NEED IN 7 HOURS or LESS
A solo-practice provider has been practicing in a specific area for 19 years. At 20 years, the staff, several of whom have been with the doctor since the start, can collect retirement through a contracted vendor. However, due to a diminishing of insurance reimbursement, the doctor cannot keep the doors open any longer. The provider realizes that both her and her employees are unlikely to find employment that will provide for any means of financial security in their aging years. Attempts at marketing and attracting additional clients have been unsuccessful as a result of managed care contracts and preferred provider arrangements that have gone to hospital-based physicians. There are no other options, save one. The provider knows that if she upcodes the visits and charges more, she can keep her doors open and retire in a short 12 months.
In your main discussion post, discuss the current dilemma from the perspective of the provider and from the perspective of the staff. Are there any gray areas to this dilemma? If so, can you understand why a provider would be tempted to upcode? Unfortunately, this dilemma is happening across America. In replying to your peers, evaluate their positions on this dilemma. Did you find common ground?
REPLY TO MY CLASSMATE’S DISCUSSION TO THE ABOVE QUESTION AND EXPLAIN WHY YOU AGREE. (MINIMUM OF 200 WORDS)
Upcoding occurs when a healthcare provider submits codes to Medicare, Medicaid or private insurers for more serious (and more expensive) diagnoses or procedures than the provider actually diagnosed or performed. Healthcare providers use billing codes to identify the services and procedures that they provide to patients. Each code corresponds to a particular service or diagnosis and reflects the complexity of the work that the healthcare provider did. Government and private insurers use these codes to determine how much to pay for the services and procedures. When provider’s upcode medical bills for Medicare and Medicaid patients, they cheat those healthcare programs of needed funds (Drabiak & Wolfson, 2020).
Physicians and other healthcare providers deserve to be paid for the medical care they provide, but it is essential that they avoid improper billing practices to steer clear of trouble to maintain a flourishing practice or to ensure they have a successful retirement plan. This solo-practice provider has discovered opportunities enticed by a vendor to help set herself and her employees to work for another year so they can retire comfortably. While they have exhausted all other avenues to attract patients, it is unethical to be deceptive by upcoding or charging fees for services or time spent with patients that have not been rendered.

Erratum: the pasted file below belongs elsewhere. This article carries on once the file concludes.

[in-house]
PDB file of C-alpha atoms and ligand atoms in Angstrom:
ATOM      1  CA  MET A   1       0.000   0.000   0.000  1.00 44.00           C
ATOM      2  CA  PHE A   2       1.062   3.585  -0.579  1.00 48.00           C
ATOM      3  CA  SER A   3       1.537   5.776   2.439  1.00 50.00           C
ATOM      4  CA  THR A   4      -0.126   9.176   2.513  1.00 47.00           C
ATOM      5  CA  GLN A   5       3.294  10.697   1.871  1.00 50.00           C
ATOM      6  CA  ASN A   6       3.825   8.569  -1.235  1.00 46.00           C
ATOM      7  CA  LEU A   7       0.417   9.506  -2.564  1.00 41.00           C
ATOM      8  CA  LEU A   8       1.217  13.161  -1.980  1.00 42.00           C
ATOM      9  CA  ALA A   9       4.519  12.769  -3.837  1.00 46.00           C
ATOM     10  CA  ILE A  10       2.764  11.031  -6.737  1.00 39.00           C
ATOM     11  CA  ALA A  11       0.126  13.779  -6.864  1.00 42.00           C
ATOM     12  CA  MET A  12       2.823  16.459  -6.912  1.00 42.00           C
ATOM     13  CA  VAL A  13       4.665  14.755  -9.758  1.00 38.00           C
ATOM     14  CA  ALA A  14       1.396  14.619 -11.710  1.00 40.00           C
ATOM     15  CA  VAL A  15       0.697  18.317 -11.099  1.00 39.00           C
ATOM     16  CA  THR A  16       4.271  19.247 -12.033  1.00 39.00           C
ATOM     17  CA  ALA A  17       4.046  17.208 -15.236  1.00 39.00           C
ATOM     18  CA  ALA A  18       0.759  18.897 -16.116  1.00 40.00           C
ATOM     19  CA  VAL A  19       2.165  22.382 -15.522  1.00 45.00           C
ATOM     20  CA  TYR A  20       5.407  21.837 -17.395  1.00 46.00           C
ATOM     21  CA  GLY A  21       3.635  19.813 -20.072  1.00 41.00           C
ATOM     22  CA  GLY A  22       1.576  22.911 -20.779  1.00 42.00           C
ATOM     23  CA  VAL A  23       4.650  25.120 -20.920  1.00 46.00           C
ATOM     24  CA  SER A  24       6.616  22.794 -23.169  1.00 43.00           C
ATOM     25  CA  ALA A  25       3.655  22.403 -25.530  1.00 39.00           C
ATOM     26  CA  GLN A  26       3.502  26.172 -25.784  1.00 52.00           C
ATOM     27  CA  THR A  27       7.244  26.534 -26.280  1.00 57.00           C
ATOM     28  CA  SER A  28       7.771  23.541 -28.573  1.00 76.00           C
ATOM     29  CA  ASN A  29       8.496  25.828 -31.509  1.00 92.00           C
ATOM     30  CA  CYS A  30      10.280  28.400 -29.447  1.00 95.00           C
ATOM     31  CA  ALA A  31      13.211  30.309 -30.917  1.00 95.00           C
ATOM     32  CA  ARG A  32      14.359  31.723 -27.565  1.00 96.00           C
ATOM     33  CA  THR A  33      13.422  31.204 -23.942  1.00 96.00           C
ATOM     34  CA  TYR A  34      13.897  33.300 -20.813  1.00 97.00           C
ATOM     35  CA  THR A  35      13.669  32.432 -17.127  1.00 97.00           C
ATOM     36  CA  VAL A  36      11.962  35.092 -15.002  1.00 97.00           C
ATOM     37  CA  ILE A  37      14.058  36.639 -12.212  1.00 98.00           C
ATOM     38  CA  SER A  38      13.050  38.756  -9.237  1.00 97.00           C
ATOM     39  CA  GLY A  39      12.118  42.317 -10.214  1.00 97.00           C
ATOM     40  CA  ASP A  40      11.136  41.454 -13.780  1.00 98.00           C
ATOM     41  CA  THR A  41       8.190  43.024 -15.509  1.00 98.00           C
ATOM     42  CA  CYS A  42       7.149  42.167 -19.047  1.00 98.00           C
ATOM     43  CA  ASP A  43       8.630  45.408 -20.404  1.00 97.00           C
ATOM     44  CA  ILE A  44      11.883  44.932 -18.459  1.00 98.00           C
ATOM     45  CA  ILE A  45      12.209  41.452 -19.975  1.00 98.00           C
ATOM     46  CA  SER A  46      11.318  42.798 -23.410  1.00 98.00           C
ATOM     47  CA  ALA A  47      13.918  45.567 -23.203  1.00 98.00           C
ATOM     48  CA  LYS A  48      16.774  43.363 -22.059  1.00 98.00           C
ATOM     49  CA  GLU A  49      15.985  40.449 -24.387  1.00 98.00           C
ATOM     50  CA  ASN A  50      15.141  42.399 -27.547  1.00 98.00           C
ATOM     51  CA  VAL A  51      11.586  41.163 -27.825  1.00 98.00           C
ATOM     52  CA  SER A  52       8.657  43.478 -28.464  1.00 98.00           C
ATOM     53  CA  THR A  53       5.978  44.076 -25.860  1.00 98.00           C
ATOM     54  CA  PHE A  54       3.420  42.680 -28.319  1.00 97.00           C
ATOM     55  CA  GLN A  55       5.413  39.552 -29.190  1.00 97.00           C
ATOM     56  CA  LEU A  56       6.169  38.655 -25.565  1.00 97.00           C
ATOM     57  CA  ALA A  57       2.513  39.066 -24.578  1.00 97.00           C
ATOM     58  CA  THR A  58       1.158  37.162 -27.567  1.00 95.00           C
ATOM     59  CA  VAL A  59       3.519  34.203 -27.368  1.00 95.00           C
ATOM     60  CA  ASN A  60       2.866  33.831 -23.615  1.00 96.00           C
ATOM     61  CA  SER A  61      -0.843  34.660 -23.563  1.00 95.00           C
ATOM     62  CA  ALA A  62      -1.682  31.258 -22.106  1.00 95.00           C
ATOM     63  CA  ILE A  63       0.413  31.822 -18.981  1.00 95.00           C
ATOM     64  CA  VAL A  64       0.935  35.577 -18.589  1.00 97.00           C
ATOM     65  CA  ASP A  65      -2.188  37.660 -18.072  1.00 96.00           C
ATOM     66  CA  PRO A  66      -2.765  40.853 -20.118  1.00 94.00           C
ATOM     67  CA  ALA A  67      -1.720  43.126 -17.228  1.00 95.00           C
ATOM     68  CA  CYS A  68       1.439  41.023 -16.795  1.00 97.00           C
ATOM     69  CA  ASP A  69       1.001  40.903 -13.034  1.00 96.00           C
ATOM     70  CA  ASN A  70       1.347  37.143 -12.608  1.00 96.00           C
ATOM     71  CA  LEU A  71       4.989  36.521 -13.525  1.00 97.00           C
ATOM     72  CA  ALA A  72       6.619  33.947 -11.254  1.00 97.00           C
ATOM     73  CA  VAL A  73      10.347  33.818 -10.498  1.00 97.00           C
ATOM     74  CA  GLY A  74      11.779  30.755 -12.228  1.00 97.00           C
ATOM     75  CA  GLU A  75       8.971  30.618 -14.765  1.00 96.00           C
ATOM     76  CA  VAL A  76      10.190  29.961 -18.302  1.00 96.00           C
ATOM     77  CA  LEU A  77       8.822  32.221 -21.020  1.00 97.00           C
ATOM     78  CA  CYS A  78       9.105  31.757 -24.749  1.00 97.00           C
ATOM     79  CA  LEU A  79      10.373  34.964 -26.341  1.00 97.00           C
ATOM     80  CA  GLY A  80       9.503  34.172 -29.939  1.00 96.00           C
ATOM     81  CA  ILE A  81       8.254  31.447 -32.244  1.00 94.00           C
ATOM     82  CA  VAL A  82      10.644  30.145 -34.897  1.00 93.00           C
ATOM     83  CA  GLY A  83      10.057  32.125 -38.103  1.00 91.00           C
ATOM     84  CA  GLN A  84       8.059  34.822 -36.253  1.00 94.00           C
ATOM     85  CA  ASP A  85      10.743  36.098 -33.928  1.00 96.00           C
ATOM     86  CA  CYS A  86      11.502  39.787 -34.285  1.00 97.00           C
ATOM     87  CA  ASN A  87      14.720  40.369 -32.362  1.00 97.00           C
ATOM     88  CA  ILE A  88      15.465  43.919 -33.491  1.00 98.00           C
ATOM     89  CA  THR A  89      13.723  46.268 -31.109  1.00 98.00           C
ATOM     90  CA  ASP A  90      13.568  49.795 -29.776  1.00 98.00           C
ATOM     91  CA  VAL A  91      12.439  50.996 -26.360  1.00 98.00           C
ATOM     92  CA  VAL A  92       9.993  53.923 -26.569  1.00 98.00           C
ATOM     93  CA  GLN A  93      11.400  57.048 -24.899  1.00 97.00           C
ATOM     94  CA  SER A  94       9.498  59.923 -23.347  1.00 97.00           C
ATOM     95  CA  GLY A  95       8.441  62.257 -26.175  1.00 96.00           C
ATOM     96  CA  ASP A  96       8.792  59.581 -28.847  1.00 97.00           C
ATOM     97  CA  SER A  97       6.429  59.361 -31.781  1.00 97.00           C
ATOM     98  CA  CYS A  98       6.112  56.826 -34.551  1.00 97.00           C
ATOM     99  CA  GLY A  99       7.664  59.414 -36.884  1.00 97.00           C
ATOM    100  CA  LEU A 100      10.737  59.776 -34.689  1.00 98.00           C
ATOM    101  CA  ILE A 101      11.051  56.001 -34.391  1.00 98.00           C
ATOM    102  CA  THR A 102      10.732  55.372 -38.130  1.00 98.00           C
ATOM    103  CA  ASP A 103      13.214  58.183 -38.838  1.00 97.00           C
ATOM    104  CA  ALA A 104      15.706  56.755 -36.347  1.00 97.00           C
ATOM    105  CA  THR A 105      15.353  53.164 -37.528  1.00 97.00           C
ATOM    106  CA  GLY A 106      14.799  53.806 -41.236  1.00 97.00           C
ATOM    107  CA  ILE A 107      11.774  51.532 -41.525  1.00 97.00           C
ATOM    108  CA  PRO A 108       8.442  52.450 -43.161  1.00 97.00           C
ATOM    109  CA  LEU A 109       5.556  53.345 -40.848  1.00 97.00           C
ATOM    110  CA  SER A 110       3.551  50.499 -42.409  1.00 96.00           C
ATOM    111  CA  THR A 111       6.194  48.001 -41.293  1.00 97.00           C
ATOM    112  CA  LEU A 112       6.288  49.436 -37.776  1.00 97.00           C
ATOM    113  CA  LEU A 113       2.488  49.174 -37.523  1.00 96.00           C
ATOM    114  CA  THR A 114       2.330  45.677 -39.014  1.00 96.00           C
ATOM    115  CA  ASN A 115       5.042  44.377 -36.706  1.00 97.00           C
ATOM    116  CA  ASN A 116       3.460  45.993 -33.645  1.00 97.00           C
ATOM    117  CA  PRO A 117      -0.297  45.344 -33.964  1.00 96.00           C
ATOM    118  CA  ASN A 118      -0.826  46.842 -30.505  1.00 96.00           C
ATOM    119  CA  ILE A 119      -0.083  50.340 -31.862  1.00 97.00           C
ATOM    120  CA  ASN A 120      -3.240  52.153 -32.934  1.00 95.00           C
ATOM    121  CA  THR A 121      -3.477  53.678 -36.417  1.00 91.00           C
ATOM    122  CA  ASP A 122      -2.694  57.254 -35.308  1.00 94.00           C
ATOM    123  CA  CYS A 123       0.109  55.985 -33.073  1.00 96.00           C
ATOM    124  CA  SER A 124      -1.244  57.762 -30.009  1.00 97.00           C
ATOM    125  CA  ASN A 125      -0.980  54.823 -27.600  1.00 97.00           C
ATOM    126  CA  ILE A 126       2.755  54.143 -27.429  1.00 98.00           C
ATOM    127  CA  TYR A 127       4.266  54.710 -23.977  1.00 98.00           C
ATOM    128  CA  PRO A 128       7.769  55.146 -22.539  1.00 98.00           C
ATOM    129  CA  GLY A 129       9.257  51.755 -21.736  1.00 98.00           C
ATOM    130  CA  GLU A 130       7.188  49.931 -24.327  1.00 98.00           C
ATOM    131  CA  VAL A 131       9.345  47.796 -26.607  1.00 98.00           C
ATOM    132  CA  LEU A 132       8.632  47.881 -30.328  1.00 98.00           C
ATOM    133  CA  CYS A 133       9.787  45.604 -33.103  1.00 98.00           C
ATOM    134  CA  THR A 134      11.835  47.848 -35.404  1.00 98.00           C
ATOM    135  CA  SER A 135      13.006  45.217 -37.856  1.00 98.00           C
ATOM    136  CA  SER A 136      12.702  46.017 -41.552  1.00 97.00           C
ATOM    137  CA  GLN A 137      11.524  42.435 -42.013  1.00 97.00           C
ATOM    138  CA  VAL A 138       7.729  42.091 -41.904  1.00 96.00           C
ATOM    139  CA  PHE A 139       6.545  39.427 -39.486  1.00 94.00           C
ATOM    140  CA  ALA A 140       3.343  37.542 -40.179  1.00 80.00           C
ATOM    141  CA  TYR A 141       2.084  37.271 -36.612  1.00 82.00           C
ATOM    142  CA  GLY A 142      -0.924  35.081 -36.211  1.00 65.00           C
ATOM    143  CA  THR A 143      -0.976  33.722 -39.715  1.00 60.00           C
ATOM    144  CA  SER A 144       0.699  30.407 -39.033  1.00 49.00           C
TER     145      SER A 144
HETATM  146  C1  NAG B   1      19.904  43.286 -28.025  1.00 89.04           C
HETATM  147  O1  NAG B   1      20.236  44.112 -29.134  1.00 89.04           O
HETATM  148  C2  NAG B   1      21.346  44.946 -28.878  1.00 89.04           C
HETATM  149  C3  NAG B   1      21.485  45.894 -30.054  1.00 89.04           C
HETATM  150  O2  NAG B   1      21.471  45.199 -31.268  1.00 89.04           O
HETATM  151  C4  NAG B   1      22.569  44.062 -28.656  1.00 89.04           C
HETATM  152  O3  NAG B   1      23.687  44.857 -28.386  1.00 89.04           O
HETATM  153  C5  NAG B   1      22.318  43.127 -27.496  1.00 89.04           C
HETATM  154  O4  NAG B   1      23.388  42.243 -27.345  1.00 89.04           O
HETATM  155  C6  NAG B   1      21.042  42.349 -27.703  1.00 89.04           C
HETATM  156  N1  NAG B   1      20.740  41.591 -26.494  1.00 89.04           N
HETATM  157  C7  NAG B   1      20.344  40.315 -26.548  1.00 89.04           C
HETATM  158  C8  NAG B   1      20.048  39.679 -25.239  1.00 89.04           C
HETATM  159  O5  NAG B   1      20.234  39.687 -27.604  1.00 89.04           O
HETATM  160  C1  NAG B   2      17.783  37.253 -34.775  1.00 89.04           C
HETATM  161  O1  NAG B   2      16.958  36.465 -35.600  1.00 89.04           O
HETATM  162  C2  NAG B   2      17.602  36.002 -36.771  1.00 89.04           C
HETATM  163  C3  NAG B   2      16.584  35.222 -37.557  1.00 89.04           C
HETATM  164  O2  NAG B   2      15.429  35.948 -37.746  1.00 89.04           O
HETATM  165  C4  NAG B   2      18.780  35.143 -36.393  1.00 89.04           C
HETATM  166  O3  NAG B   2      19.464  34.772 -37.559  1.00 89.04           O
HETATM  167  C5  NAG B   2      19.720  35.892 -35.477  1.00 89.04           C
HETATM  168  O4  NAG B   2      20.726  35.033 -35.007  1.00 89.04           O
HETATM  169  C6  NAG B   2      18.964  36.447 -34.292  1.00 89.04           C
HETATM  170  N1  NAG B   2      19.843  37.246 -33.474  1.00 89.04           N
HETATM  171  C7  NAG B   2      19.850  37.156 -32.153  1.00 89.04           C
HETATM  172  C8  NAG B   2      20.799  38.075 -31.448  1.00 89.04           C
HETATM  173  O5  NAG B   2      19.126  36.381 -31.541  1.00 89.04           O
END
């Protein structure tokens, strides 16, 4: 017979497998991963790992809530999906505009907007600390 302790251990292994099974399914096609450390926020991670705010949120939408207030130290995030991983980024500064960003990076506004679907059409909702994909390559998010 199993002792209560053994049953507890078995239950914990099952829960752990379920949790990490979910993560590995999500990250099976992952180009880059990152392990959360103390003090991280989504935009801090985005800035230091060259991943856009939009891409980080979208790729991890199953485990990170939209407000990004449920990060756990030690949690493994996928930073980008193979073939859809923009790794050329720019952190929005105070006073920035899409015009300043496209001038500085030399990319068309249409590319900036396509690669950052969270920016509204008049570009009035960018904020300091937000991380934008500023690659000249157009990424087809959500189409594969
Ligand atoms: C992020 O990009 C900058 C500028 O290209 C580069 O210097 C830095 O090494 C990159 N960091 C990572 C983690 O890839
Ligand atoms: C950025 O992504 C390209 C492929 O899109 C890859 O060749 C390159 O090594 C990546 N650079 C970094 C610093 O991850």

Upcoding is one of the most costly and widespread types of healthcare fraud. These are not victimless crimes, as they place unnecessary stress on a social safety net that millions rely upon for their basic medical needs. Recognizing the heavy cost of these illegal schemes on the American taxpayer, government agencies such as the United States Department of Justice (DOJ) are enforcing the laws against healthcare providers who engage in upcoding, and has established a reward system to encourage whistleblowers to expose this type of Medicare fraud (Chen et al., 2020).
There is not enough information presented to know if the employers are aware of the next step their boss is about to act upon, but if they encourage the provider to upcode or do this for her they are enabling and promoting the provider’s bad behavior and could face serious penalties right beside with her. If the employees are not involved nor aware, but discover the provider is purposefully entering in the incorrect codes for their benefit, an employee could become a whistleblower and expose her and receive compensation for their action if found the provider was fraudulently charging. Under the False Claims Act, which gives employees and other who know about upcoding a way to report, whistleblowers may receive rewards of 15 percent to 30 percent of the amount the government recovers (Drabiak & Wolfson, 2020).
It is tempting for providers to engage in this type of behavior, but Medicare and Medicaid fraud is a serious issue that affects both patients and providers. Providers must be aware of the regulations surrounding false claims, kickbacks, and referrals because fraud can occur, whether it is intentional or unintentional. The consequence of upcoding increases the cost of health care for everyone because the government and private payers distribute the cost of healthcare among everyone. If convicted of Medicare fraud charges, healthcare professionals could face serious penalties. Fines might be imposed, the doctor may lose his or her license, and some could even face jail time. Not only is this practice unethical and illegal, but it also can result in negative consequences for the patient. One way is that his/her medical records could indicate a health problem that does not really exist. This may result in the wrong type of care later on (Mackey et al., 2020).
Chen, Z. X., Hohmann, L., Banjara, B., Zhao, Y., Diggs, K., & Westrick, S. C. (2020). Recommendations to protect patients and health care practices from Medicare and Medicaid fraud. Journal of the American Pharmacists Association, 60(6), e60-e65. https://doi.org/10.1016/j.japh.2020.05.011
Drabiak, K., & Wolfson, J. (2020). What should health care organizations do to reduce billing fraud and abuse? AMA Journal of Ethics, 22(3), E221-231. https://doi.org/10.1001/amajethics.2020.221
Mackey, T. K., Miyachi, K., Fung, D., Qian, S., & Short, J. (2020). Combating health care fraud and abuse: Conceptualization and Prototyping study of a blockchain Antifraud framework. Journal of Medical Internet Research, 22(9), e18623. https://doi.org/10.2196/18623